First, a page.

The Courier News from Blytheville, Arkansas on November 13, 1967 · Page 1
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The Courier News from Blytheville, Arkansas · Page 1

Blytheville, Arkansas
Issue Date:
Monday, November 13, 1967
Page 1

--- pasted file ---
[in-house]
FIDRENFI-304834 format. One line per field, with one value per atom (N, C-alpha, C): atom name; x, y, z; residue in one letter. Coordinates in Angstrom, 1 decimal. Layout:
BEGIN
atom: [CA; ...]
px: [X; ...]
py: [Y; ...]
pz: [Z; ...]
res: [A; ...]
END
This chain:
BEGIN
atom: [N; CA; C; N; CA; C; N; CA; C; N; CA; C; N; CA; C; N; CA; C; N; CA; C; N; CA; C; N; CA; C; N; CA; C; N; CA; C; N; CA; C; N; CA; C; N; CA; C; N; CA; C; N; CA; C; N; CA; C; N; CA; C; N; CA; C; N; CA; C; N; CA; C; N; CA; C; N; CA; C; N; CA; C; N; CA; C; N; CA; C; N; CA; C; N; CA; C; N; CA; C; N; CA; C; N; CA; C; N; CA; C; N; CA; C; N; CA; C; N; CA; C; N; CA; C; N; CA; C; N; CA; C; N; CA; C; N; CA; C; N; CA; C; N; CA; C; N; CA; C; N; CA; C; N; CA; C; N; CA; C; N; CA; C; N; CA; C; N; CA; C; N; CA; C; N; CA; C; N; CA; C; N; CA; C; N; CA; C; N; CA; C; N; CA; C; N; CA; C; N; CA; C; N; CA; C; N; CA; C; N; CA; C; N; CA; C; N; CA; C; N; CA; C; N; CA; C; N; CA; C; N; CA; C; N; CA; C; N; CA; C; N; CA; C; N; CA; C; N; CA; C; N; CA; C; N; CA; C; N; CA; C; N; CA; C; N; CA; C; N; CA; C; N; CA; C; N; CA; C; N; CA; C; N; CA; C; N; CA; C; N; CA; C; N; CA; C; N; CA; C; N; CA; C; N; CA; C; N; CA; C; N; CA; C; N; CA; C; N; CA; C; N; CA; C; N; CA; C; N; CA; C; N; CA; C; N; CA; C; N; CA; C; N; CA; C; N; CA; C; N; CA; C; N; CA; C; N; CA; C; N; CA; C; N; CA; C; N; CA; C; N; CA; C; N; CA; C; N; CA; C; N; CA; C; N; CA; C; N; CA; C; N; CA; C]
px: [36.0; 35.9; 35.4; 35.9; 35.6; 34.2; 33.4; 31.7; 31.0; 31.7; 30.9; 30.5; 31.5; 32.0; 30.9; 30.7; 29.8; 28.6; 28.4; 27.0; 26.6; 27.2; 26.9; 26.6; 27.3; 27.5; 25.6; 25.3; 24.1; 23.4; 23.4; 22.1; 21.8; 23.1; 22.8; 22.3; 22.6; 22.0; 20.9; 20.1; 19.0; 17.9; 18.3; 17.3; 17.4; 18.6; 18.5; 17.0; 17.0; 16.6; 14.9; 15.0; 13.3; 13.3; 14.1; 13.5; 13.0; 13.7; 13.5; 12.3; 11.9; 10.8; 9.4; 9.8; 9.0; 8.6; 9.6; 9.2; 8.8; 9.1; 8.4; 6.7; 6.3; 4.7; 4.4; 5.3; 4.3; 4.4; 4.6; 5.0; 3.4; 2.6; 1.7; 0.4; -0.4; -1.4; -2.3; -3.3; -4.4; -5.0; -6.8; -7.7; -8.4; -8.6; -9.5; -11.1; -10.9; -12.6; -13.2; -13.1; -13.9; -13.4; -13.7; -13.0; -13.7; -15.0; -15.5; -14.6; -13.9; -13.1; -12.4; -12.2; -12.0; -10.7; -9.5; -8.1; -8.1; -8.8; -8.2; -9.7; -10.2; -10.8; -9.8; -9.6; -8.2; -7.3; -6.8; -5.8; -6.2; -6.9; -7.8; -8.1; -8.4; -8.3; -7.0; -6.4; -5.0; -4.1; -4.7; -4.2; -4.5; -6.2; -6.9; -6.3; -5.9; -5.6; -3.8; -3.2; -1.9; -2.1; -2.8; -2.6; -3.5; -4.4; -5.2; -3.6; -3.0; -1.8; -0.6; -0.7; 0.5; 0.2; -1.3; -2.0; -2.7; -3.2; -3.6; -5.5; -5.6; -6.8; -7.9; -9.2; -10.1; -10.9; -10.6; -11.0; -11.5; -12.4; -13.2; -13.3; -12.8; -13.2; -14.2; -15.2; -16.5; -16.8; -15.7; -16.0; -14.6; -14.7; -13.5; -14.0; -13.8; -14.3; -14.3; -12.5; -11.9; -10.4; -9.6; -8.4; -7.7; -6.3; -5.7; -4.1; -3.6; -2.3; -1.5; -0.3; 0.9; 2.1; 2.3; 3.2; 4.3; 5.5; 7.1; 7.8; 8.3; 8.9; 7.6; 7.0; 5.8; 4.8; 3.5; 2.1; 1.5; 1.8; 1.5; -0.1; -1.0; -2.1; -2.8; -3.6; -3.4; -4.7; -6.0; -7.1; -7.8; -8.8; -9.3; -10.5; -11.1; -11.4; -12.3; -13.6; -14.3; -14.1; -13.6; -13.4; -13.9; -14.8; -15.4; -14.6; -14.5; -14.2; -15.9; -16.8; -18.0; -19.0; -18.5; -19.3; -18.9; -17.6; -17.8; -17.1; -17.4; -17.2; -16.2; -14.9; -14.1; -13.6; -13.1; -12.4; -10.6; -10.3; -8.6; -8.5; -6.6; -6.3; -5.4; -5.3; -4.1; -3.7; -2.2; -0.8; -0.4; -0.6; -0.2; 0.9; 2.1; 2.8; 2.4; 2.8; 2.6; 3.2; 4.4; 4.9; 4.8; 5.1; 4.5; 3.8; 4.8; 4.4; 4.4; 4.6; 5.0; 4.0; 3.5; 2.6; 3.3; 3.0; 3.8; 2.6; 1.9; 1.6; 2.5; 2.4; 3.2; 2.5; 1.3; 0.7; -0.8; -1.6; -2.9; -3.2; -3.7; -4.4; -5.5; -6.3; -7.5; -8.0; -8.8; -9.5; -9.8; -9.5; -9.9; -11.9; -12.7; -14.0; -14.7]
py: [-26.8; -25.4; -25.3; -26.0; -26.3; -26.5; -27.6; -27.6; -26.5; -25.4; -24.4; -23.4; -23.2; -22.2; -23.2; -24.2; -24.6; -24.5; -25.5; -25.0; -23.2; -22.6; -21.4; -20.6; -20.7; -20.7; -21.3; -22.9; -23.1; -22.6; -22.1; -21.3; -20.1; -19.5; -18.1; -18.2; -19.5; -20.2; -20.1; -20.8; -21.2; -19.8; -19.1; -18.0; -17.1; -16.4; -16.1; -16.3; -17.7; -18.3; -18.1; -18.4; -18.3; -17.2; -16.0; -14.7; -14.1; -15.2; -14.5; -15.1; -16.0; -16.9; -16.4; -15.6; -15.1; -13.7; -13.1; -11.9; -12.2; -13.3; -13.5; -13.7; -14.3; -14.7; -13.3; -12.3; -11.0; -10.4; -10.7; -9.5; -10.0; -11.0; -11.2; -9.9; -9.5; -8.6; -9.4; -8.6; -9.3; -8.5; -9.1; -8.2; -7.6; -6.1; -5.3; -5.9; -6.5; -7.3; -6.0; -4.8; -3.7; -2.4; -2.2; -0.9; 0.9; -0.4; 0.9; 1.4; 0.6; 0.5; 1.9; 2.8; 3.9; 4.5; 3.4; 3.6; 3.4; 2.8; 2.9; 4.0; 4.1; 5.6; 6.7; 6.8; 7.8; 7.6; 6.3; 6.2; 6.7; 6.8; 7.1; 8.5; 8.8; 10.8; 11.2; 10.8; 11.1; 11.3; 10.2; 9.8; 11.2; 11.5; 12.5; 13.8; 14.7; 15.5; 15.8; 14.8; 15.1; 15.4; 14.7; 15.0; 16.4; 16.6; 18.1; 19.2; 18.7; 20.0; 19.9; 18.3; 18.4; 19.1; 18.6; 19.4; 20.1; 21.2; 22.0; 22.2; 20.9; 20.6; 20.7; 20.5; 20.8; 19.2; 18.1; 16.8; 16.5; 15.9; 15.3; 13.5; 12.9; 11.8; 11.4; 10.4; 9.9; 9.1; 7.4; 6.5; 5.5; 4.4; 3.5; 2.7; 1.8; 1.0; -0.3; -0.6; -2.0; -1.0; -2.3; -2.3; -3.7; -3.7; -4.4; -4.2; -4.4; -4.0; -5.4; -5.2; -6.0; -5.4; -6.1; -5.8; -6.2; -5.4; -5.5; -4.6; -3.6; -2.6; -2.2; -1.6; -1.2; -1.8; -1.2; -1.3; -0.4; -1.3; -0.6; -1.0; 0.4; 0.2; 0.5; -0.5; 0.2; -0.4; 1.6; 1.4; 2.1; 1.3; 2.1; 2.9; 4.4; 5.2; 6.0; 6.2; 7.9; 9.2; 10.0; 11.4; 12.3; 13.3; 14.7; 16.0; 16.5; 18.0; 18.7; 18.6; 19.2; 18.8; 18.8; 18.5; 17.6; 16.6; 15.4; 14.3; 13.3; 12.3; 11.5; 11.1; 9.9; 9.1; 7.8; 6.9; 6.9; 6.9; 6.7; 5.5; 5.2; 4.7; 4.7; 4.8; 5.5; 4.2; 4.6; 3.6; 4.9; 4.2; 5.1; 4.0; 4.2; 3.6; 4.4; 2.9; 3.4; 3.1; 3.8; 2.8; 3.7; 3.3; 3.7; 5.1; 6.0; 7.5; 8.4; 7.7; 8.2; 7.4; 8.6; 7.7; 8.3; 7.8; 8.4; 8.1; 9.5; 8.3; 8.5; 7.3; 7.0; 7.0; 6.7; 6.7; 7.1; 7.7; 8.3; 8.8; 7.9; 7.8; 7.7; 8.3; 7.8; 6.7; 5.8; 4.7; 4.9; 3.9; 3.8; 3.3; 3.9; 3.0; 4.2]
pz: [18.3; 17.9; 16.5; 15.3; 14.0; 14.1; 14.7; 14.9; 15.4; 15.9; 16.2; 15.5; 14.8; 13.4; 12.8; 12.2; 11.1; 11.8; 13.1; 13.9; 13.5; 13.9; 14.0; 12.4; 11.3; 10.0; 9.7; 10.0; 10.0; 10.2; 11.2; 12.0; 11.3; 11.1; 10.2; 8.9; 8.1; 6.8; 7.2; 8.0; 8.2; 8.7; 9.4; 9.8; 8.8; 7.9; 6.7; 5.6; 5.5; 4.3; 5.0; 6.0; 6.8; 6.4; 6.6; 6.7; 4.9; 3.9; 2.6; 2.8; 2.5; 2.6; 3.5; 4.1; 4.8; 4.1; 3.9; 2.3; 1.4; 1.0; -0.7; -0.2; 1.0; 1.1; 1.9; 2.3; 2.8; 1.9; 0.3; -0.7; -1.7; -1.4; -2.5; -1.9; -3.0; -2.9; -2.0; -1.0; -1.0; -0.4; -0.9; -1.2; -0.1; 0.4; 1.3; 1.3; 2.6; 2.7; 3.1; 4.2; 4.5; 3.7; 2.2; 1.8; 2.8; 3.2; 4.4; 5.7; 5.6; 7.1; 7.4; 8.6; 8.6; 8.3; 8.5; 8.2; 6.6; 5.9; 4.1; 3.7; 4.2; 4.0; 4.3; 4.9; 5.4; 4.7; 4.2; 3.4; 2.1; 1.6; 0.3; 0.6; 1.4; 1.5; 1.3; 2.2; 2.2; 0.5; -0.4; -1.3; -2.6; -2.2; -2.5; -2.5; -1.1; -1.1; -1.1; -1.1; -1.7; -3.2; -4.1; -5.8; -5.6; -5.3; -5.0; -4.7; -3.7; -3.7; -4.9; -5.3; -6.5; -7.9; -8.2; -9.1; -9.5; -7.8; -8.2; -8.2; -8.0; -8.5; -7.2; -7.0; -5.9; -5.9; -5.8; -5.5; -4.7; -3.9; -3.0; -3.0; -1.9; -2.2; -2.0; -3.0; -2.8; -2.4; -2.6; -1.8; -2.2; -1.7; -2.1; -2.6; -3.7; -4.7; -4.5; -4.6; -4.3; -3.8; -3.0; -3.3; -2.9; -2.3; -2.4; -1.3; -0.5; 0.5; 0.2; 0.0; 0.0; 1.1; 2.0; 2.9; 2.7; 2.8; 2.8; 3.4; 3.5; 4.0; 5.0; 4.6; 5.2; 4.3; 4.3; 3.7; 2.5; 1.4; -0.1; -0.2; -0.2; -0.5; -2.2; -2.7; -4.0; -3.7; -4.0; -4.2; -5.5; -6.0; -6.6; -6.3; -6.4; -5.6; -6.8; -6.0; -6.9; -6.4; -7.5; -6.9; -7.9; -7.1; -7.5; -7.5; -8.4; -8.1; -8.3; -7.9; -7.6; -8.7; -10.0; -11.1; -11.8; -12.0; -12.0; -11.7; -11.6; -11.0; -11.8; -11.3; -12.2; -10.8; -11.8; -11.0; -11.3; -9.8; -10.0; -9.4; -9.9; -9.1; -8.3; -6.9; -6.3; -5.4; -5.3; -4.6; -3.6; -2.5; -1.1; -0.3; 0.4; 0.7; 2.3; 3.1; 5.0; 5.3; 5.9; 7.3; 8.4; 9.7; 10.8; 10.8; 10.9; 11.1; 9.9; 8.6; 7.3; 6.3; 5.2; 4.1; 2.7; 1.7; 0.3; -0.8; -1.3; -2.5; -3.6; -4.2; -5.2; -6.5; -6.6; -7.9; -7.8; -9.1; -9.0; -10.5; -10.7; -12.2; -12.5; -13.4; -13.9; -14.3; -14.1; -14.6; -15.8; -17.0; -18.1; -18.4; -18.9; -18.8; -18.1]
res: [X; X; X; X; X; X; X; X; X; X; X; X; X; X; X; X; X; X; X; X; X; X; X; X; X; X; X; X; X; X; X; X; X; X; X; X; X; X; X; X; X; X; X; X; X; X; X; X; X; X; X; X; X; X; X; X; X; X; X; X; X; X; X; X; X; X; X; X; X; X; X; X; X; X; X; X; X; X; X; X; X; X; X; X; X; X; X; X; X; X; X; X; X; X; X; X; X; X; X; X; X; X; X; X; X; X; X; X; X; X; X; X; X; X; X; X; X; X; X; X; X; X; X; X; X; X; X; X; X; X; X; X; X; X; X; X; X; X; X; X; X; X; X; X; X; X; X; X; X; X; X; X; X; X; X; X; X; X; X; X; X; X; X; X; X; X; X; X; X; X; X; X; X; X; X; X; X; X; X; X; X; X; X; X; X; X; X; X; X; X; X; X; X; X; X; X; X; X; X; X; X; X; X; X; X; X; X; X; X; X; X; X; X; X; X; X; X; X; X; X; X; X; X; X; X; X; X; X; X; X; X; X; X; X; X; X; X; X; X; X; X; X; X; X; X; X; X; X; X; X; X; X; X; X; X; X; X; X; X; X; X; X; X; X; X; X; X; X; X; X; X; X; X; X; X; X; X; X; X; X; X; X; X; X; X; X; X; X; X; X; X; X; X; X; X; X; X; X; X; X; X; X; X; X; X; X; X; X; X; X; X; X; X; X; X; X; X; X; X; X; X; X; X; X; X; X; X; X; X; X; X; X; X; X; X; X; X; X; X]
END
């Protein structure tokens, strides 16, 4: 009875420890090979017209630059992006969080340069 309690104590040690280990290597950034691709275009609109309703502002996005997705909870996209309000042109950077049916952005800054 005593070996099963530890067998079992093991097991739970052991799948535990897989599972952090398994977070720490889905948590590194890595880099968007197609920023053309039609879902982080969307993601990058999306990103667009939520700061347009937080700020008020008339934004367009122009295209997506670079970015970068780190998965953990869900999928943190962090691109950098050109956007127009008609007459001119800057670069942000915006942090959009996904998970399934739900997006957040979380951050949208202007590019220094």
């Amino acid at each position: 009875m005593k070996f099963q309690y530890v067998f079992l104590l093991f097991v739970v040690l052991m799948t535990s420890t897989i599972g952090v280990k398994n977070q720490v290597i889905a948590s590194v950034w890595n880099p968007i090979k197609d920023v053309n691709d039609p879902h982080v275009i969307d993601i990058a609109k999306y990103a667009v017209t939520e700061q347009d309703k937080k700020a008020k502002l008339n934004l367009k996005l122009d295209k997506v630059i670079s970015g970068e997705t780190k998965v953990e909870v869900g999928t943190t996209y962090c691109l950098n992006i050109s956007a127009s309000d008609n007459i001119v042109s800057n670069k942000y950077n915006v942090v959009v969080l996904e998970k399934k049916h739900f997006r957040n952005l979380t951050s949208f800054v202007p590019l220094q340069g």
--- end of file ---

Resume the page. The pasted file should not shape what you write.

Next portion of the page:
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BLYTHEVILLE COURIER NEWS VOL. 62—NO. 205 BLYTHEVILLE, ARKANSAS (72315) MONDAY, NOVEMBER 13. 1967 14 PAGES 10 CENTS PROUDLY WE HAIL—Col. Ralph Holland, at podium, commander of the 42nd Bomb Wing, delivered the principal address at Veteran's Day ceremonies held Saturday morning on the courthouse grounds while the American flag, buffeted by the day's strong and chill winds, fluttered overhead. Hie uncertain weather outlook, coupled with the damp, cold wind, kept attendance at the observance to a minimum. Fortunately,, the rain which threatened did not materialize, and the annual event went as scheduled. (Courier News Photo) •Minister Asks for 'W/iy' of War LBJ Called to Account By FRANK CORMIER 1 Assciated Press Writer WASHINGTON (AP) - President Johnson spent a whirl Police Arrest Two During Weekend Osceola police were holding a Blytheville man this morning who was arrested here Friday evening while in possession of an automobile which had been reported stolen. Another Blytheville man was charged with burglary and petty larceny after being apprehended inside a local market early Sunday morning. Edward Eugene Privett, 26, of 503 East Cherry was stopped at the intersection of Eighth and Henderson Streets by Ptn. Mike Richardson at 6 p.m Friday while driving an automobile which had been reported stolen from Osceola at 5:40 p.m According to Osceola Police Chief Ray Rigsby, Privett will be charged with auto theft. This morning Blytheville police returned Privett to this city where he appeared in municipal court on charges of disturbing the peace. He was fined $25 and costs and then returned to Osceola. Police report that James McWilliams, 43, of 711 South Frank lin was arrested inside Wilson's Fish Market at 612 South Franklin at 1:30 a.m Sunday by Sgt. Bill Walker and Ptn. Floydel Haley. According to police, Ptn. Haley was on routine patrol when he noticed someone inside the building. He called Sgt Walker for assistance and the two apprehended McWilliams. weekend defending his Vietnam policies, then listened in church as a Virginia clergyman bluntly suggested the chief executive should publicly explain America's role in the war. This challenge was put directly to Johnson by the Rev. Dr. Cotesworth Pinckney Lewis during Sunday services at historic Bruton Parish church in Williamsburg, Va. The President and Mrs. Johnson, daughter Lynda and her fiance, Marine Capt. Charles S. Robb, sat in a front row pew— barely 10 feet from tSie Episcopal rector—as he put his questions. The Johnson administration's public information policies came under attack a few hours later from the Freedom of Information Committee of Sigma Delta Chi, an 18,000-member professional journalism society. The panel said in a report that some of the administration's top officials have been "deliberately misleading the public, the press and the Congress through flat lies, through half-truths and through clever use of statistics that distort." It called the President's news conferences "well organized for a White House snow job." The report, released in advance of Sigma Delta Chi's national convention opening Wednesday in Minneapolis, Minn., charged the State and Defense departments and the National Aeronautics and Space Administration are the worst offenders in the public information field. , Although the President emerged from the church service with only the trace of a smile, he wasn't deterred from c ^oyii-.i a pleasant autumn day in the restored colonial capital of Virginia, He went golfing then had dinner before flying back to Washington by helicopter. For the chief executive, the sandy-haired Dr. Lewis doubtless provided an unwanted climax to a 5,100-mile Veterans Day weekend tour that took him from Ft. Benning, Ga., to the carrier Enterprise off the California coast, then back to the East. In appearances at military bases Friday and Saturday before .going to Wililiamsburg, Johnson, defended his Vietnam policy and appealed for united support in the war. Dr. Lewis, however, told the ! President "there is a rather general consensus that something is wrong in Vietnam." The clergyman went on: "We wonder if some logical straightforward explanation might be given without endangering whatever military or political advantage we' hold..While pledging our loyalty we ask respectfully why?" The minister, described by parishiners as a conservative Southern Democrat with roots deep in Alabama, said: "We are appalled that appar- ently this is the only war in our history which has had three times as many civilians as military casualties. It is particularly regrettable that to most lions the struggle's purpose appears as a form of neocolonialism." He also said, in apparent reference to those who want a stepped-up. war, that Americans are mystified by news reports "suggesting our brave fighting units are inhibited by directives and inadequate equipment from using their capacities to terminate the conflict successfully." When the rector escorted Johnson to the presidential limousine after the service, shook his hand and murmured a few words, Johnson simply nodded. Mrs. Johnson's parting comment to Dr. Lewis was, "Wonderful choir." During this rather awkward tableau, about a dozen antiwar demonstrators across the street kept up a clearly audible chant See LBJ on Page 7 By GEORGE ESPER Associated Press Writer SAIGON (AP) - North Vietnamese army regulars charged n force toward U.S. defense lines near Dak To in the central highlands tonight and the Americans fired 105mm Howitzers point blank to hold them off. First reports of the fighting said some of the U.S. defense lines had been breached and :hat paratroopers of the Ameri:an 173rd Airborne Brigade were moving in to consolidate the positions. AP correspondent John Lengel reported from the battle zone that a major new action was underway after a day of light skirmishes along the highlands battlefront. Earlier U.S. intelligence reports said the Morth Vietnamese had moved reinforcements in after losing more than 600 men killed in 11 days of battle. Lengel reported the airborne brigade came under frontal assault after nightfall about six miles southwest of Dak To ia what U.S. officials believe is an effort to score an "impact victory" to embarrass South Vietnam's new civilian-based gov- 400 Families To Get Water Presently, some 400 families in the west central portion of the county are expected to be the beneficiaries of the newly- organized and financed Little River Water District. Last week, the Farmers' Home Administration approved a $345,000 loan for the organization to proceed with the construction of approximately 40 miles of water lines. Already, over 300 families have signed consumer contracts within the district, which, according to present plans, will begin east of AKnlestan, run north past Carrolls Corner to the floodway, west to the Poinsett County line and south to West Ridge. Bondsville is currently not included in the district, but can be brought in later if residents so desire, according to W. V. (Bill) Alexander Jr., attorney for the Association. Plans are to install the well and tank at the Little River Gin on Highway 140, west of Athlestan. Association officers are Bill Bradford, president; Arthur Bonds, vice - president; Steve Cocerham Jr., secretary; Ira Gene Ashley, treasurer; and Charles Wildy, director. N. Viets Try for Impact Victory' Dak To Under Major Assault ernment. But the Communists also may be seeking to keep open an important infiltration route into the South from Laos by knocking out U.S. defenses at Dak To, which straddles the route. I Earlier in the day U.S. forces | launched fresh helicopter as- j saulls against the five North I Vietnamese regiments believed to be in the area. The choppers rose to seek out the enemy after U.S. troops encamped in the area weathered 10 hours of incoming Communist rockets and mortar rounds. "There's every prospect of a truly significant victory," said Lt. Gen. William B. Rosson, the U.S. commander of the 2nd Corps area that encompasses the middle region of South Vietnam. "The enemy gives every indication of staying. We couldn't ask for anything more opportune." So far 635 North Vietnamese soldiers have been killed over the last 10 days. U.S. casualties stood at 92 killed and 500 wounded, Hie U.S. Command said. In one clash today a U.S. reconnaissance team killed two men in a five-man enemy ma-1 ters said 500 U.S. troops wer» cnii'.e gun squad 3,000 yards ' ' -««.—• from the Dak To airstrip. The number of American and enemy casualties in today's skirmishing were not available but were said to be light. The Dak To base camp, however, was bristling with activi- wounded, but about half of them were treated at medical clearing stations and returned to duty. An all-day battle Saturday was fought at such close quarters that 92 enemy bodies were found only 25 yards outside the U.S defense perimeter. Units of the 173rd Airborne ty. Big four-engine C130 transports roared onto Ihe 5,000-yard airstrip at short in- j Brigade reported killing 12 tervals with more supplies and j North Vietnamese troops Sun- j ammunition. Bare-backed U.S. ( day in scattered contacts ] gunners worked their howitzers: throughout the day in the same I against the ridges and moun-! general area where the para' ' ' troopers fought the hard battl* Dateline — November 13"" SEATTLE (AP) — Japanese Prime Minister Eisake Sato declared Sunday that he believes Japan should play some sort of a role" in Vietnam." He did not spell out his meaning, but he termed the Vietnam war "an Asian problem," then added that it also is a world problem. Withoutu clearly explaining," the 66-year-old prime minister told newsmen here that "if I were to excessively commit my country to a military burden, then I should be subject lo criticism." The Japanese constitution, drawn up after World War II, prevents Japan from having any armed forces, save those for defense. A Japanese official with Salo explained (hat the comment on a military was a "purely hypothelical" statemenl and was not intended to be any sort of policy declaration. WEST MEMPHIS, Ark. (AP) -Sen. J. William Fulbright, D-Ark., said Sunday he didn't see what difference it makes where a peace conference is held as long as it is held. Fulbright made the remarks in reference to a statement Saturday by President Johnson in which Johnson called for Hanoi to meet for a peace conference aboard a "neutral ship on a neutral sea," "I don't see that it makes any difference where it is held—on a ship, in a barn loft or at Geneva," Fulbright said. "We would like to see the war brought to a close at the earliest possible date. The best way is to have a conference." THE POLITICAL SCENE (AP) — Gov. Nelson A. Rockefeller has been prodded to seek the Republican presidential nomination. The youth arm of the Democratic party meanwhile seems headed for a rousing battle over the peace-in Vietnam issue. The New York governor's candidacy "would be a good thing for my party and the country," declared Mayor John V. Lindsay of New York City. Rockefeller's name was also on the mind of former Vice President Richard M. Nixon, who listed the New Yorker —and himself—with three others as potential candidates for the GOP nomination. The political name-dropping occurred as a nationwide poll said that for the first time since November 1957 Republicans lead Democrats as the party most citizens believe can handle the nation's prime problems. keds Tacitly Admit US Asian Policy Gain By LEON DENNEN NBA Foreign News Analyst UNITED NATIONS, N.Y. (NBA) Sen J. W. Fulbright and other severe critics of the Johnson administration, in and out of Congress, are convinced that U. S. Policy in Vietnam is a failure. But the Soviet leaders, incredible as it may seem, now concede that firm resistance to aggression has already resulted in subslanlial diplomatic and political gains for the United Nations in Southeast Asia. This is actually what an authoritative Russian commentator said recently in a long survey of the situation in Southeast Asia printed in Moscow's newspaper Izvestia. Vikenty Matveyev is more than a commentator. He is regarded by specialists on communism as a member of a small group of Soviet spokesmen who frequently "leak" to the outside world the opinions of the Kremlin's top leaders. To be sure, there were brickbats in Matveyev's bouquet. What he was really trying to provide was that the anti-Russian policies of Red China provided an opportunity for the United States to improve its positions in Asia. He attributed the American diplomatic and political gains to Mao Tse-tung's rejection of joint action by the Communist nations in Vietnam. Said Matveyev: "The American build-up began only when the group of Mao Tse-tung announced for all to hear that it flatly rejected the proposals of the Soviet and other Communist parties for unity of action in the struggle against American aggression." Moscow's charge against Peking is old stuff that is unlikely to impress even faithful Marxist-Leninists. However, in castigating Mao, Matveyev unwittingly revealed how the Kremlin leaders assess the progress of the Vietnamese conflict. He noted, among other things, that since the escalation of the U. S. positions have been strengthened in Japan, India and especially in Indonesia where military men defeated the Communists who were ready to take over the country. More significant, In Moscow's view, Is the emergence in Asia ot a group of nation: linked to the U.S. more closely than ever before. In addition to Indonesia, the pro-American group includes Uw Philippines, Thailand, Maylasia, South Korea, Laos, South Vietnam, Australia and New Zealand. If the critics of the Johnson administration could stop long enough to take a fresh look at the real situation in Southeast Asia they would realize that this is actually what the President and Secretary of State Dean Rusk have been trying to explain to the American people. In the case of Vietnam, at least, the so-called credibility gap is largely a figment of Fulbright's imagination. In the view of specialists on communism, the Russian assessment will eventually force North Vietnam and the Viet Cong to agree to peace negotiations. Moscow, as the self-styled leader of world communism, must continue to supply Hanoi with arms, however reluctantly. But it understands better than some U. S. senators and professors that war protesters and draft-card burners will have little effect on Johnson's policies. Nor will ttiey curb the urge for freedom by the people of Southeast Asia. In fact, there is Increasing evidence that Moscow no longer believes that the Communists can win the war in Vietnam. No rational man wants war, in my view, but historians will surely agree one day that the battle of Vietnam has turned (he tide of history in Southeast Asia in favor of freedom. tains. A military spokesman said an enemy force of unknown size assaulted the village of Dak Ranh under an umbrella of mortars jefore dawn. The militiamen defending the village lost their radio in the attack and had to send a runner to Dak To for reinforcements Which didn't arrive until nearly five hours after the attack. The Communists held the village for two hours and withdrew at daylight after inflicting light casualties on the defenders, military spokesmen said. One civilian also was killed, ian also w,as killed. U.S. intelligence officers say the North Vietnamese have rushed more troops to the Dak To area, apparently doubling their strength there, but the made only three mortar attacks on U.S positions in the area today. Initial reports said two infantrymen were wounded. American officers reported that two enemy regiments were shifted to Dak To from the Plei- ku area, about 75 miles farther south, to give the North Vietnamese a fighting force of about 8,000 men around Dak To. Some 5,000 or 6,000 American soldiers face the Communists on what became known as the second front—Ihe first is below the demilitarized zone—after fierce, large-scale fighting erupted there Nov. 1. The U.S. Command, revising its casualty figures, said 92 American and 635 North Vietnamese troops have been killed in the heavy fightfng. Headquar- Saturday. The paratroopers made sporadic contact several times Sunday with enemy troops entrenched in bunker complexes and called in artillery and air strikes on the Communist .positions. One paratrooper was killed and 36 wounded. More enemy attacks were expected. Air Force B52 bombers kept after the North Vietnamese Sunday, saturating suspected Red defensive positions, infiltration routes and storage areas 15 miles southwest of Dak To with about 150,000 pounds of bombs. See VIETNAM on Page 7 'Booms 7 May Hit Area During the wee morning hours (his coming Friday Northeast Arkansas residents may be bombarded by sonic booms. The state is one of 29 that will be affected by a joint training exercise Involving bombers o.' the Strategic Air Command (SAC) and,the Air Defensa forces of North American Air Defense Command (NORAD). The exercise will simulate U. S. bombers intercepting an attack by an enemy force, according to a spokesman for the U. S. Air Free. "Several B-58 'Hustler' bomb- rs will fly high altitude supersonic missioni near cities and Kansas and Illinois," the spokesman said. Bombing Review Conference Topic WASHINGTON (AP) - Gen. William C. Westmoreland and the Joint Chiefs of Staff can be expected lo stand fast against any new proposal for an extended pause in U.S. bombing of North Vietnam, Pentagon sources say. The pernenial bombing pause question is on the list of matters to be reviewed at this week's high-level conferences. Westmoreland, U.S. commander in Vietnam, is due here Wednesday to join Ellsworth Bunker, U.S. ambassador to South Vietnam, in discussions with President Johnson and top officials of the Defense and State departments. Johnson meets with Bunker today. Pentagon sources said there are no urgent issues at this time —nothing in the way of new troop increase requests or logistic or operational problems. The conferences were billed as a general review. The meetings come at a time j when the Johnson administra-' lion appears to be stressing the theme of "steady progress" in the Vietnam war. Bunker used this phrase on his arrival Friday from Saigon. High U.S military officials followed up wilh a similar line Saturday in talking to newsmen, although they did predict hard fighting in certain critical areas. In other war-related developments: —Retired Lt. Gen. James M. Gavin said his recent trip to Vietnam convinced, him the ad- ministration plans to keep forces in Southeast Asia for a long time. Gavin, a persistent war policy critic, said the government pictures its purpose in Vietnam as resisting current aggression while in fact its policy is the long-term containment of/iRed, China. —California Gov. Ronald Reagan attacked Johnson's war policies, called for a clear policy decision on "whether we want to carry the war through to a conclusion, or give up" and said stopping U.S. bombing of the North "will only encourage the enemy to do his worst." The Republican governor, speaking Saturday night in 'Albany, Ore., said U.S. war policy in Vietnam from the start "was a case of being too late with too little, while tipping our hand .to the enemy so that he always knew in advance what we' proposed..." —Sen. Eugene J. McCarthy, D-Minn., said in a Chicago speech, "The '68 elections-wi(J be a vote on Vielnam. It is clear the question will not be settled in the Senate or in Congress. W« must take it back to the jury."_ Weather Forecast Clear to partly cloudy through Tuesday, except mostly cloudy northeast portion tonight. Cool* er over the state Tuesday. Lows tonight in the 40i north to th« 50s south.